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Tangled Up in Tau

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But for all of the non-Alzheimer’s tauopathies, the spotlight is on tau. Tau is a soluble protein that normally binds tightly to MTs and rarely clumps up. The problem comes when excessive and abnormal phosphate groups attach to the protein, causing it to loosen from the MTs and leading to accumulation of tau inside the neuron. Those filaments of tau, now insoluble, attract other proteins, filling the neuron and eventually leading to death of the neuron. Meanwhile, lacking tau to stabilize them, the MTs unravel and the cell’s transport system begins to fall apart. “The cell doesn’t get its energy at the proper places at the right time, and the synapses start decaying,” says longtime tau researcher Eckhard Mandelkow of the Max Planck Institute in Hamburg and the German Center for Neurodegenerative Diseases in Bonn. With the synapses impaired, the neuron stops functioning and dies.

Where the tau tangles occur and what type of neurons they affect determine the symptoms of individual tauopathies. Tau deposits in the cerebral cortex are characteristic of FTD, with symptoms of impulsivity, poor judgment and obsessive behavior. In people who have progressive supranuclear palsy, both neurons and support cells called astrocytes are affected in the brain stem and basal ganglia, causing rapidly progressing and disabling Parkinsonism and eye movement abnormalities. Tau in other brain regions, however, causes corticobasal degeneration. Different strains of tau appear to prefer certain brain regions and specific types of neurons.

Pathologists have long known that tau pathology spreads through the brain one region at a time. But how that occurs wasn’t understood until recent mouse studies and cell culture experiments showed that abnormal tau escapes one neuron and is taken up by neighboring cells, a phenomenon not normally seen in cells. “Maybe tau has a tendency to aggregate in brain cells normally, but the healthy brain can get rid of it,” says Goedert. “And the younger you are, the better that works.”

When a tangle doesn’t dissolve, a few particles break out of the cell membrane and into the spaces between neurons, giving tau an opportunity to infiltrate neighboring cells and generate a new tangle. The greater the number of tau aggregates in the brain, the worse the symptoms of dementia. Further proof that tau can leak out of neurons is that the protein shows up in cerebral spinal fluid—a phenomenon that might provide a way to diagnose tauopathies before symptoms appear.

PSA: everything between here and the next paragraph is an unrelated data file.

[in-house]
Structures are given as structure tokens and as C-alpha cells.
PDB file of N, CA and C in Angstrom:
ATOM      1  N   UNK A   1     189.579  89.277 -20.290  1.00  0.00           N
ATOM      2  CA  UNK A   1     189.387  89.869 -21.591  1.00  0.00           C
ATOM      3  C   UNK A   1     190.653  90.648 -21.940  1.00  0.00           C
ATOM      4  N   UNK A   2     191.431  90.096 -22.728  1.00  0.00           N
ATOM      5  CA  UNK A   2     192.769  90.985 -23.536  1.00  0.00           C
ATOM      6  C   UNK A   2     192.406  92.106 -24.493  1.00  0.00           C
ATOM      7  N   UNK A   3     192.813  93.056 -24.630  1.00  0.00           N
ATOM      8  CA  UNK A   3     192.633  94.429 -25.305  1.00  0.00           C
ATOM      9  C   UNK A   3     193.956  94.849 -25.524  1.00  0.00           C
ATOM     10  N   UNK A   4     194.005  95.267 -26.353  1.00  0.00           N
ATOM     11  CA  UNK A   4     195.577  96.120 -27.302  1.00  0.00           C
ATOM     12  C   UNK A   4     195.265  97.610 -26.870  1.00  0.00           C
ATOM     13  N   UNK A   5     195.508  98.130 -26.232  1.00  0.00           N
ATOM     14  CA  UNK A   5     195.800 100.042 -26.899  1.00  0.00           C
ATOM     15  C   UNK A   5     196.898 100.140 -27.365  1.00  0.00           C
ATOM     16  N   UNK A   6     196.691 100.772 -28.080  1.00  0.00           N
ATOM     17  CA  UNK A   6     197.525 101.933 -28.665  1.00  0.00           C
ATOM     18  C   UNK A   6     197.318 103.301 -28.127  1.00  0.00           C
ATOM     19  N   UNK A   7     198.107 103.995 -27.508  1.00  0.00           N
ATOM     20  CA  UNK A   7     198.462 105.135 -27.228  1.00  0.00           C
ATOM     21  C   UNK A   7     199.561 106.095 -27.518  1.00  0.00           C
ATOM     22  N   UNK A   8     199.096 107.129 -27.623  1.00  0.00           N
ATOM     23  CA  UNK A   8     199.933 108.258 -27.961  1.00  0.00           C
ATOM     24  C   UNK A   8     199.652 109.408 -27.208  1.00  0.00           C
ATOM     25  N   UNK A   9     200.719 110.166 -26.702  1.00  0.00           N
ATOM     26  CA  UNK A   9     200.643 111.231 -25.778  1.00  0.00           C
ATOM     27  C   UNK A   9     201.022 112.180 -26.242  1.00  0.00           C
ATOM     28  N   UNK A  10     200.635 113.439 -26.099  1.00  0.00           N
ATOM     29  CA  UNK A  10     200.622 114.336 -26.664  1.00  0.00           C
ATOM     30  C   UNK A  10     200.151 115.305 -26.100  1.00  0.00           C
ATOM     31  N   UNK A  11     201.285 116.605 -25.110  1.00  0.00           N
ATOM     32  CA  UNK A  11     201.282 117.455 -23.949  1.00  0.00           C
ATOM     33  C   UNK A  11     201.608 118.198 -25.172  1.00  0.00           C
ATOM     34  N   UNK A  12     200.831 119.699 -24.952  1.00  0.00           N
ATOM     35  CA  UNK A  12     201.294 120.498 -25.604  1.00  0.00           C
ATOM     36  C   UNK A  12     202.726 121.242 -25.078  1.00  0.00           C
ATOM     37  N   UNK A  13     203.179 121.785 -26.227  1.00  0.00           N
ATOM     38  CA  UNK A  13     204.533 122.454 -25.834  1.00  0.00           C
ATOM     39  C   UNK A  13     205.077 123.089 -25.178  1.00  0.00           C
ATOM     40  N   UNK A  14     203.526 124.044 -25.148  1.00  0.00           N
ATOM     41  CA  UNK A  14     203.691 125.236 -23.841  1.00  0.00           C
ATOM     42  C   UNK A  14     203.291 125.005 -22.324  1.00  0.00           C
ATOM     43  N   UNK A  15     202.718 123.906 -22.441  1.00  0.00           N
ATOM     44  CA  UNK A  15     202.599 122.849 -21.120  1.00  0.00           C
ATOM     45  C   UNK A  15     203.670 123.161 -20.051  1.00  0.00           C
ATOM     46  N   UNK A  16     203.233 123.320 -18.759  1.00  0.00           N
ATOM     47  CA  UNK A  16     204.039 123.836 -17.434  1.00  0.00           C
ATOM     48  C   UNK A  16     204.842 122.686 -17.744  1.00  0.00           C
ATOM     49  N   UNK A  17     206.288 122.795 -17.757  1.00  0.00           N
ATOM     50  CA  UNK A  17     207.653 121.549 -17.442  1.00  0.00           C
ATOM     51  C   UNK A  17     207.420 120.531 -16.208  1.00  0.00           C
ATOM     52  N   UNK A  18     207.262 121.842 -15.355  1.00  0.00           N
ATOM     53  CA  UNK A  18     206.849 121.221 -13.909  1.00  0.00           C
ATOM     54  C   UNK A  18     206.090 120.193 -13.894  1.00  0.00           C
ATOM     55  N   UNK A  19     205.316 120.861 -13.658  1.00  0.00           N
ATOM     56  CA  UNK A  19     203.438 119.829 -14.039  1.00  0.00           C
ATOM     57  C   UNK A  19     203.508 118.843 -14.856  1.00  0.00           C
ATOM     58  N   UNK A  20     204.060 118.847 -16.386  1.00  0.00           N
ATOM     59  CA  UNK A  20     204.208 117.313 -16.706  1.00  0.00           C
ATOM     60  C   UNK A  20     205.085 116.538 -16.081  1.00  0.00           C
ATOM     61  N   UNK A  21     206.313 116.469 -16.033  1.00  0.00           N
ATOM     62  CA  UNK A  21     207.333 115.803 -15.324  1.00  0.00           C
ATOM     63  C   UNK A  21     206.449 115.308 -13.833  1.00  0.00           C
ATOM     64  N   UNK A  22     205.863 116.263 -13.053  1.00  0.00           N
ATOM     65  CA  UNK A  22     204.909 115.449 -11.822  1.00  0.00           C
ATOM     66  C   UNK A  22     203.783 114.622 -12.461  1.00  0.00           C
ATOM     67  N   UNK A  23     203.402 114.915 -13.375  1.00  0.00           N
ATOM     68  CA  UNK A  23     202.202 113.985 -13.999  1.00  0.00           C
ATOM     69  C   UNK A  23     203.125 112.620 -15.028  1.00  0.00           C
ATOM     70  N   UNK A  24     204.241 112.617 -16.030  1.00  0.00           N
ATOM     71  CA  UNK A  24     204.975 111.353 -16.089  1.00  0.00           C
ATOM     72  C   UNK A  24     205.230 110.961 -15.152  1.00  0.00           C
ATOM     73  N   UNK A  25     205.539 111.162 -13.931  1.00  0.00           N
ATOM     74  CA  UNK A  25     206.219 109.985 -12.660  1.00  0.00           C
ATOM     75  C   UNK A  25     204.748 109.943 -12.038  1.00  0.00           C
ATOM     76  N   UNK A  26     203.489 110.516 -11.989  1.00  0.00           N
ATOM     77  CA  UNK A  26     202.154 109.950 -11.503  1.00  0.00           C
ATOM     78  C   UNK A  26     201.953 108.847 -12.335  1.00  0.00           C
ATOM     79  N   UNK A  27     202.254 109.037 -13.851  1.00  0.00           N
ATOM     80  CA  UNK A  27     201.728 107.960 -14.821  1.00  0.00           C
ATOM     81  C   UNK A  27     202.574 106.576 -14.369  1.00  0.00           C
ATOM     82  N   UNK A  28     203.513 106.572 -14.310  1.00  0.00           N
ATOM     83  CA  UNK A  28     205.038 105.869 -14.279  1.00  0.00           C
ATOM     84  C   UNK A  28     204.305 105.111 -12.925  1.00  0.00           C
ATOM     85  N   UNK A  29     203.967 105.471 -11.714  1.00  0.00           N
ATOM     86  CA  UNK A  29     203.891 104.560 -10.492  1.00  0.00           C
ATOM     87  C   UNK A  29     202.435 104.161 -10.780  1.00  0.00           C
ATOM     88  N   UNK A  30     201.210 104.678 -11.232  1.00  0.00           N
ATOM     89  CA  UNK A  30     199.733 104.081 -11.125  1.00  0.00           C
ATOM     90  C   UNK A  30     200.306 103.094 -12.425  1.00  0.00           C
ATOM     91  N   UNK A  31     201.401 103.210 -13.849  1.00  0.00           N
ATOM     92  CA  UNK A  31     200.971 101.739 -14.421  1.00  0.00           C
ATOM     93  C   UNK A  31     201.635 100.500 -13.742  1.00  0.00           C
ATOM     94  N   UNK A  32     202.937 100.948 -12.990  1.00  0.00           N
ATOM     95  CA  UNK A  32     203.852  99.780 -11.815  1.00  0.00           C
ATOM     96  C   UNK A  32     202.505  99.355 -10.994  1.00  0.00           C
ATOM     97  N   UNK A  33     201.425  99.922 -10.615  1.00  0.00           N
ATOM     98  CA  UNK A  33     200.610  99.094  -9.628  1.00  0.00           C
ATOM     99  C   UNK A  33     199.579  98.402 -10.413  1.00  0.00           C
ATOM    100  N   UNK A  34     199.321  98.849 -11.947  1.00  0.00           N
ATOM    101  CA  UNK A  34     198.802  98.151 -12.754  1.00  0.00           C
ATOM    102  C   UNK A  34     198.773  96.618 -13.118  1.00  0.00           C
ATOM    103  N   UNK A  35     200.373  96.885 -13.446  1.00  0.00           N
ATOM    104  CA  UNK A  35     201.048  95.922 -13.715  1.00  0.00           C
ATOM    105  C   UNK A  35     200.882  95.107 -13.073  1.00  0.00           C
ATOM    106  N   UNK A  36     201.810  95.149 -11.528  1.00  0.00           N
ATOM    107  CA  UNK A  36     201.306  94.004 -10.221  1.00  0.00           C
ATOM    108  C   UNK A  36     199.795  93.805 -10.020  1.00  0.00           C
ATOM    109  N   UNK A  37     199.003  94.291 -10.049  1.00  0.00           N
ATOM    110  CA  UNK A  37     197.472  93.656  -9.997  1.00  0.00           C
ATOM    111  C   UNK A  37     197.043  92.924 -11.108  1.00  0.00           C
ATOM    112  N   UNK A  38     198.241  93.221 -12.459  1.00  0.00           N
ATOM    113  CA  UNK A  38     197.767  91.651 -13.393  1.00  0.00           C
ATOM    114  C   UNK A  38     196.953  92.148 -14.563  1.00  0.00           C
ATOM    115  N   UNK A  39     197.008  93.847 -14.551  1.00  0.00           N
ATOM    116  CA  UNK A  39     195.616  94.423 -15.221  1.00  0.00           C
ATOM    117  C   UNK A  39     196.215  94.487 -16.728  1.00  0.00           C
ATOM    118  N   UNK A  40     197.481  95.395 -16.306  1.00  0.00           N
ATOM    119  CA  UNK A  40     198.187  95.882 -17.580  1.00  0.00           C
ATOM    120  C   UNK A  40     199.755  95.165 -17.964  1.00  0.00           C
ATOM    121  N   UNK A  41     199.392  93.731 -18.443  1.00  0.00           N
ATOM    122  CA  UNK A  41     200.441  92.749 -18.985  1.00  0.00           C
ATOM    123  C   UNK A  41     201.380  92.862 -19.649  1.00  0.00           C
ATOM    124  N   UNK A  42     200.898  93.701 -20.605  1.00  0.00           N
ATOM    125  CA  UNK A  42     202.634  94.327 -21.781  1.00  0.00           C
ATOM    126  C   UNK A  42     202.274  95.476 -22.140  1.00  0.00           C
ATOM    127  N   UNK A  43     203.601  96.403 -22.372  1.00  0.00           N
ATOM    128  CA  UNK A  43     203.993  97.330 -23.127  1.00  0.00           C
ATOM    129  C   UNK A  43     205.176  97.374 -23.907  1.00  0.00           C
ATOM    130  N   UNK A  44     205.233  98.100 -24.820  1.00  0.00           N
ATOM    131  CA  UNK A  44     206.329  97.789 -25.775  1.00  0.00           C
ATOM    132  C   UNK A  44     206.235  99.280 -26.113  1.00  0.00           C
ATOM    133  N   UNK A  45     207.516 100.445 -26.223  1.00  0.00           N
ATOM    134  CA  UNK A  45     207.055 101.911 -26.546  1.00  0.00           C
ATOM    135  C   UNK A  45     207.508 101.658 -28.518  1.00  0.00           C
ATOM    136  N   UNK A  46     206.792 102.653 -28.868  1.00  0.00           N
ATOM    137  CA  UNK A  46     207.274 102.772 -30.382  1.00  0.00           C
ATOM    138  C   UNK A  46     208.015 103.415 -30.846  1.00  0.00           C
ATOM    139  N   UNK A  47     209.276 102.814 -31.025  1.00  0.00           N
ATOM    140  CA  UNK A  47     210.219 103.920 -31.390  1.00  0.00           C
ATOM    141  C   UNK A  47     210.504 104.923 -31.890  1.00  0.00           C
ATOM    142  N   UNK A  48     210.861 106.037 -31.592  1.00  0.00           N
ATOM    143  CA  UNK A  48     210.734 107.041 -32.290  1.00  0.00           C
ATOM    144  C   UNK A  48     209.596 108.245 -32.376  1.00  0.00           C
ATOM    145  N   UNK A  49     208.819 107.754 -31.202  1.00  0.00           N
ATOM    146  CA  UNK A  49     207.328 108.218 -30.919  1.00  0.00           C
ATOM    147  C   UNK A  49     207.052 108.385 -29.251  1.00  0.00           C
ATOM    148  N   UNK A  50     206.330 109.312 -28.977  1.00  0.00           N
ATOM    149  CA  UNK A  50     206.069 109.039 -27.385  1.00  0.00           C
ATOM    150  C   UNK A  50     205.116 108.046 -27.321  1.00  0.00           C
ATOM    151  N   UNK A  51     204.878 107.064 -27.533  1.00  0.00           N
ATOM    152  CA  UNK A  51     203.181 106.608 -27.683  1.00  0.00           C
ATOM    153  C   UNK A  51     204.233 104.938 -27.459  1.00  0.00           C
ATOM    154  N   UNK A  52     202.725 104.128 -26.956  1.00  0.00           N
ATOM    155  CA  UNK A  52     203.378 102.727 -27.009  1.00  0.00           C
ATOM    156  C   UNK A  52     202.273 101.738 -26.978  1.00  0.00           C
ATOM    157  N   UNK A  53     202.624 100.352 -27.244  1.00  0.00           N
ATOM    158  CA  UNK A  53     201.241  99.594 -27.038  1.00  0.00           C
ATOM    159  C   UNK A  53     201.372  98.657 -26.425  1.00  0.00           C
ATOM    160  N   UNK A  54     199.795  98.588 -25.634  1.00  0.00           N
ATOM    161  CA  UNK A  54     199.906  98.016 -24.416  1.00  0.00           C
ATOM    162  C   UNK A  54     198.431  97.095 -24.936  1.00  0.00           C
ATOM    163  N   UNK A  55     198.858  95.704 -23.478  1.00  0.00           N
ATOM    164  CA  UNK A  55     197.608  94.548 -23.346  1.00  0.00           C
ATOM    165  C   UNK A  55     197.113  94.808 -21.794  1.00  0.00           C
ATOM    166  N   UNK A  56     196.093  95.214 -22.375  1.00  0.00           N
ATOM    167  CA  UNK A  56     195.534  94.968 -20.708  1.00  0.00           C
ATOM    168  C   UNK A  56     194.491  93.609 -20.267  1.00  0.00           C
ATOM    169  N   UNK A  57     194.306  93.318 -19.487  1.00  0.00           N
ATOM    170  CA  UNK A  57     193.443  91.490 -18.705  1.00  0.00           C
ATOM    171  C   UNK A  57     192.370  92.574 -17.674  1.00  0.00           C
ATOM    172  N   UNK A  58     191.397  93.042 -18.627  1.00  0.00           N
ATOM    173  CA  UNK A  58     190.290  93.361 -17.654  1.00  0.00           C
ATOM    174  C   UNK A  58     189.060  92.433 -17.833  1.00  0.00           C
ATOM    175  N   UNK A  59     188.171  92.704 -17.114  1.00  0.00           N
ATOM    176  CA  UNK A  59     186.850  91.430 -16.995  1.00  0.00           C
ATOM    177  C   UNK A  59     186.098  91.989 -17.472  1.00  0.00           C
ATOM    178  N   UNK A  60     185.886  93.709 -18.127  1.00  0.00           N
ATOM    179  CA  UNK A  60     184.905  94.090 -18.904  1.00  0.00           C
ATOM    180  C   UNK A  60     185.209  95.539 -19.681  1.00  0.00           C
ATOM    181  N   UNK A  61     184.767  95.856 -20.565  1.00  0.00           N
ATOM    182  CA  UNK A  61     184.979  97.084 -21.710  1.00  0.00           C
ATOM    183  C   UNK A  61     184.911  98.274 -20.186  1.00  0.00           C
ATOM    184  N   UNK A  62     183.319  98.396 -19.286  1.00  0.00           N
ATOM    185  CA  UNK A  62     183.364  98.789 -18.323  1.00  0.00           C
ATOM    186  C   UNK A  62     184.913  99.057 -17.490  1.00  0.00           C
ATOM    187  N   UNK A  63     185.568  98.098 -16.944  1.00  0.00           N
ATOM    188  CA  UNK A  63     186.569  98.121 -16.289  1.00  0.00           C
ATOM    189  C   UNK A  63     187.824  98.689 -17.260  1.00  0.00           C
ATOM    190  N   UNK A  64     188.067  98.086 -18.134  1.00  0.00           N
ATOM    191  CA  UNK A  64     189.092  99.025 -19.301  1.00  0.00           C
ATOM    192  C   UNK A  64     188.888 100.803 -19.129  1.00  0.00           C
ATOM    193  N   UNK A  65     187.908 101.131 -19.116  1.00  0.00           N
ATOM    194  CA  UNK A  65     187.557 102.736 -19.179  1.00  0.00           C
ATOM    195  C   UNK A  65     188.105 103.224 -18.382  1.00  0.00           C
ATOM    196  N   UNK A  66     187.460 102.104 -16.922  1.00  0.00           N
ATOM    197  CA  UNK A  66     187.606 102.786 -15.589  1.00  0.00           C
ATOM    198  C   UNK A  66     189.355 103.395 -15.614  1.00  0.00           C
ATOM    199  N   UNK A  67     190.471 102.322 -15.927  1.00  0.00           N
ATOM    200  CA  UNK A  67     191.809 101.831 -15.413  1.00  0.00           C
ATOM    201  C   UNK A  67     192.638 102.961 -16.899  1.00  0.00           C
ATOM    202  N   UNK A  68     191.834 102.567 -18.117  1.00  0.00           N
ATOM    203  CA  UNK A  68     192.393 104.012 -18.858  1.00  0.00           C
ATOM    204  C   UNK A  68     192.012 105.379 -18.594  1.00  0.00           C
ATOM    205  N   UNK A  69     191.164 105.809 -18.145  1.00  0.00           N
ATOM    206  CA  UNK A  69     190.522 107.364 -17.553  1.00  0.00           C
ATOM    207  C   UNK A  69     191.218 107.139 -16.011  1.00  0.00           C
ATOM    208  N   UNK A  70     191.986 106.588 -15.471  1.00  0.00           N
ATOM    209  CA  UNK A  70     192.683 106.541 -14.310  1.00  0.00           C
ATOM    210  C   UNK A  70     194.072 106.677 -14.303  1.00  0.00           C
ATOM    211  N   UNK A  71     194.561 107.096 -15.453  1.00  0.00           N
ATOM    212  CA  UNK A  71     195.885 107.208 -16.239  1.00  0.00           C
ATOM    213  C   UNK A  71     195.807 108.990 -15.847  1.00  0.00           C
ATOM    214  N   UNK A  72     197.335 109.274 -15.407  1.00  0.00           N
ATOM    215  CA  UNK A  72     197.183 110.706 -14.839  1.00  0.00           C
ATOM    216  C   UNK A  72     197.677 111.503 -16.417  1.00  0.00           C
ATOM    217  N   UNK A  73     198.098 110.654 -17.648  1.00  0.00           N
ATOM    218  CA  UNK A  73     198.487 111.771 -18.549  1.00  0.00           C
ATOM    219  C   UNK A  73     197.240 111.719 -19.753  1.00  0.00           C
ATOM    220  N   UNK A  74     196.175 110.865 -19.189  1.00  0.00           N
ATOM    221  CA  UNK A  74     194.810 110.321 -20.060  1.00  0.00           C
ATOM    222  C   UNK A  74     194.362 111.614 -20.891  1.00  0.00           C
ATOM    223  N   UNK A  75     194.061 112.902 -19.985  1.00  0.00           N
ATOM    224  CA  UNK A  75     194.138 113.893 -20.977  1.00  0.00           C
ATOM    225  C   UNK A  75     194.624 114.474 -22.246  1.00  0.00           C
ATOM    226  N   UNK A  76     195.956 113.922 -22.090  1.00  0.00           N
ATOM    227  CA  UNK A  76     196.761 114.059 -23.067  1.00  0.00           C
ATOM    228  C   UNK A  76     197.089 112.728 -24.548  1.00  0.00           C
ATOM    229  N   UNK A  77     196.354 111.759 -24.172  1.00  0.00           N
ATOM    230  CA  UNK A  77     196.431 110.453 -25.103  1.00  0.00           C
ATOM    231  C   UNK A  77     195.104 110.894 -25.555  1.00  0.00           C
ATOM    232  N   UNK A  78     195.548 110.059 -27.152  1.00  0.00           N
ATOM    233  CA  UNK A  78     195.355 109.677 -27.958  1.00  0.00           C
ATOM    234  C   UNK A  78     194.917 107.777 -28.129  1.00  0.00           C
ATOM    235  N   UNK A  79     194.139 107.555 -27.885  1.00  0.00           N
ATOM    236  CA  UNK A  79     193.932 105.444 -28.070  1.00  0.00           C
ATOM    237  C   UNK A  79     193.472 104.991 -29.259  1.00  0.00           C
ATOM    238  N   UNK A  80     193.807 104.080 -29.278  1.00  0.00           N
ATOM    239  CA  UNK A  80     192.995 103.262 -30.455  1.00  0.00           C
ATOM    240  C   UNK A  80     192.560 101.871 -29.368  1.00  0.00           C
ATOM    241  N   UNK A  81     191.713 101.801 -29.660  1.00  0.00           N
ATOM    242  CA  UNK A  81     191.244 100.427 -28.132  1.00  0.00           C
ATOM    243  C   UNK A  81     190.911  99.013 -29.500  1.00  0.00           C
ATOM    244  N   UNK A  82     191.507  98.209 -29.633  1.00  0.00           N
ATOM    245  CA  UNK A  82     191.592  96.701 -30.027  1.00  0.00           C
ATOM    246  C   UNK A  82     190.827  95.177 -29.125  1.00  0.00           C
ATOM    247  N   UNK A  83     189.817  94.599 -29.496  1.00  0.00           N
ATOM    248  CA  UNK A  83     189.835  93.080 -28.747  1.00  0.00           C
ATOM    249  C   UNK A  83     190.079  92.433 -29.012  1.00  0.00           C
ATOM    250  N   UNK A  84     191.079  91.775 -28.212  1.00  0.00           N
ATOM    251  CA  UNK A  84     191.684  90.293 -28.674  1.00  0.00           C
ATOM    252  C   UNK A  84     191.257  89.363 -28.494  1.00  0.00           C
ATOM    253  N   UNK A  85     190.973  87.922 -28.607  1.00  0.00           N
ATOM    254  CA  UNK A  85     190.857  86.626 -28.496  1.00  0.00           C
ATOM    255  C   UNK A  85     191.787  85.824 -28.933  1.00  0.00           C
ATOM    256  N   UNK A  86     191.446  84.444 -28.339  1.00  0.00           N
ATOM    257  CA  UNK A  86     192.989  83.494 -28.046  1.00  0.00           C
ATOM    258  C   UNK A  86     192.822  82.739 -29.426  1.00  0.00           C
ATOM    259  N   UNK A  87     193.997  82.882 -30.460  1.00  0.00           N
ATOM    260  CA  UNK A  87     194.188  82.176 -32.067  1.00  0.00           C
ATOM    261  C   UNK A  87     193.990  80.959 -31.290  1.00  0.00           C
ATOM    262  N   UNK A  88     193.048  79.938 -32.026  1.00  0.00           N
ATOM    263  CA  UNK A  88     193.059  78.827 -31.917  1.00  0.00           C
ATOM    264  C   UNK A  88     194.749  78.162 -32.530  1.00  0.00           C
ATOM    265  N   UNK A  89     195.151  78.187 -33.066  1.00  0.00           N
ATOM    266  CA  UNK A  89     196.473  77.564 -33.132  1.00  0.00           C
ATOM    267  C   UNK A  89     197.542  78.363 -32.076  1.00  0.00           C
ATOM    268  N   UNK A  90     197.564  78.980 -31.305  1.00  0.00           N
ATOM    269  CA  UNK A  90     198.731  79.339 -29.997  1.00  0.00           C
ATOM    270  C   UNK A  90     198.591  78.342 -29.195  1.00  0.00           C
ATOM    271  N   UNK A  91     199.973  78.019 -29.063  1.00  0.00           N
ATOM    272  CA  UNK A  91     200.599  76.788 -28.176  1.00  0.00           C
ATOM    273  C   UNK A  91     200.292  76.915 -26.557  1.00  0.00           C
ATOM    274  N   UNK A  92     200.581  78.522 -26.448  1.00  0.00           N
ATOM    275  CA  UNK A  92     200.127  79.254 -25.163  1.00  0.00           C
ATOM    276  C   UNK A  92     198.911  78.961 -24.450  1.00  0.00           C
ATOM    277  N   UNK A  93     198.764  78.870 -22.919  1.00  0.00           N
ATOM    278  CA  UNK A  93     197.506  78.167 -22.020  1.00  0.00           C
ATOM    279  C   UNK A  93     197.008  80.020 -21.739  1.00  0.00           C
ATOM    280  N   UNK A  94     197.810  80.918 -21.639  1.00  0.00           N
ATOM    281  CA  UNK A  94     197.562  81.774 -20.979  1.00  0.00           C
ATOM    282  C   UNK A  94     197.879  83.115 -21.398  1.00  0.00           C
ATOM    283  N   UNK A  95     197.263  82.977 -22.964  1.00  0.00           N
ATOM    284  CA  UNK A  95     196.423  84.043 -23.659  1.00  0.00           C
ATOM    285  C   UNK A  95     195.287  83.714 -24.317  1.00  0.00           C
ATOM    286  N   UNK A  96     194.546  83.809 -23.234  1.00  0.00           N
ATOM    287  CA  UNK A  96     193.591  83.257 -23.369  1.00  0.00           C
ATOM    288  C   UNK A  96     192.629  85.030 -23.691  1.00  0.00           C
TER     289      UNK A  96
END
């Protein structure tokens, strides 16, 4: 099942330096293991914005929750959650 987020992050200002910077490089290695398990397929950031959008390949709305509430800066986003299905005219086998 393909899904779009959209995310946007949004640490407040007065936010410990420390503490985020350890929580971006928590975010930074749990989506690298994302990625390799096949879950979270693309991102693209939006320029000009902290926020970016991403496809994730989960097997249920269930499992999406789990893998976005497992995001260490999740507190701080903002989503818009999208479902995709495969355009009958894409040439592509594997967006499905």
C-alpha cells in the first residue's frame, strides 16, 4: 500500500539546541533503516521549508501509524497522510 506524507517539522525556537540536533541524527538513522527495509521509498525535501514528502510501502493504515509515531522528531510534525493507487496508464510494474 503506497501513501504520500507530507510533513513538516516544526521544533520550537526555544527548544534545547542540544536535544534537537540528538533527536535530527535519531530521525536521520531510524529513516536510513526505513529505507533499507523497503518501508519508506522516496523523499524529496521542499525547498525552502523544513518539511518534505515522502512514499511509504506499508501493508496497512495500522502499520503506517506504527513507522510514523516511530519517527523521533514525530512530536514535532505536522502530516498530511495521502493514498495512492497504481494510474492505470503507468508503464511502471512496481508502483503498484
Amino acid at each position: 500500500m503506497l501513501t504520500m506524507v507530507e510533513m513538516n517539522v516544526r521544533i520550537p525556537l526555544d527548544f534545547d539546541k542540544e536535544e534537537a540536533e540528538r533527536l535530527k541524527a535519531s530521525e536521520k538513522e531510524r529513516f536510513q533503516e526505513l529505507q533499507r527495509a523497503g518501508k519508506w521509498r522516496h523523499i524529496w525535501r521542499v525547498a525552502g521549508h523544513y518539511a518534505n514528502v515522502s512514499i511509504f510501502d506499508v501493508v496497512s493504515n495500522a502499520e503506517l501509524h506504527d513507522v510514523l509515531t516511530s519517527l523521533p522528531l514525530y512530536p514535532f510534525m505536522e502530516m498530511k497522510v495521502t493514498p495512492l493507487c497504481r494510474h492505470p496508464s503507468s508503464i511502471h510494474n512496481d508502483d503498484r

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An Avoidable Dementia

One tauopathy is entirely man-made, caused by concussions and other types of brain trauma.

From One Protein, Many Diseases

Depending on where tau tangles form in the brain, any of a number of types of dementia may occur.

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1. “Tau Pathology and Neurodegeneration,” by Maria Grazia Spillantini and Michel Goedert, The Lancet Neurology, June 2013. A comprehensive overview of the most recent research on the genetics of tau dysfunction, the role of tau in dementias, the way tau is thought to spread in the brain, and the interaction of amyloid-beta and tau in Alzheimer’s disease.

2. “Developing Therapeutic Approaches to Tau, Selected Kinases and Related Neuronal Protein Targets,” by Virginia M-Y Lee et al., Cold Spring Harbor Perspectives in Medicine, 2011. The authors speculate that ridding the brain of tau tangles—which occur when memory deficits start—may be more effective than purging the amyloid-beta plaques of Alzheimer’s disease, which form many years before symptoms do.

3. “Artistic Creativity and Dementia,” by Zachary A. Miller and Bruce L. Miller, Progress in Brain Research, Volume 204, 2013. A fascinating account of a subset of patients with frontotemporal dementia who develop new creativity in the visual or verbal arts.

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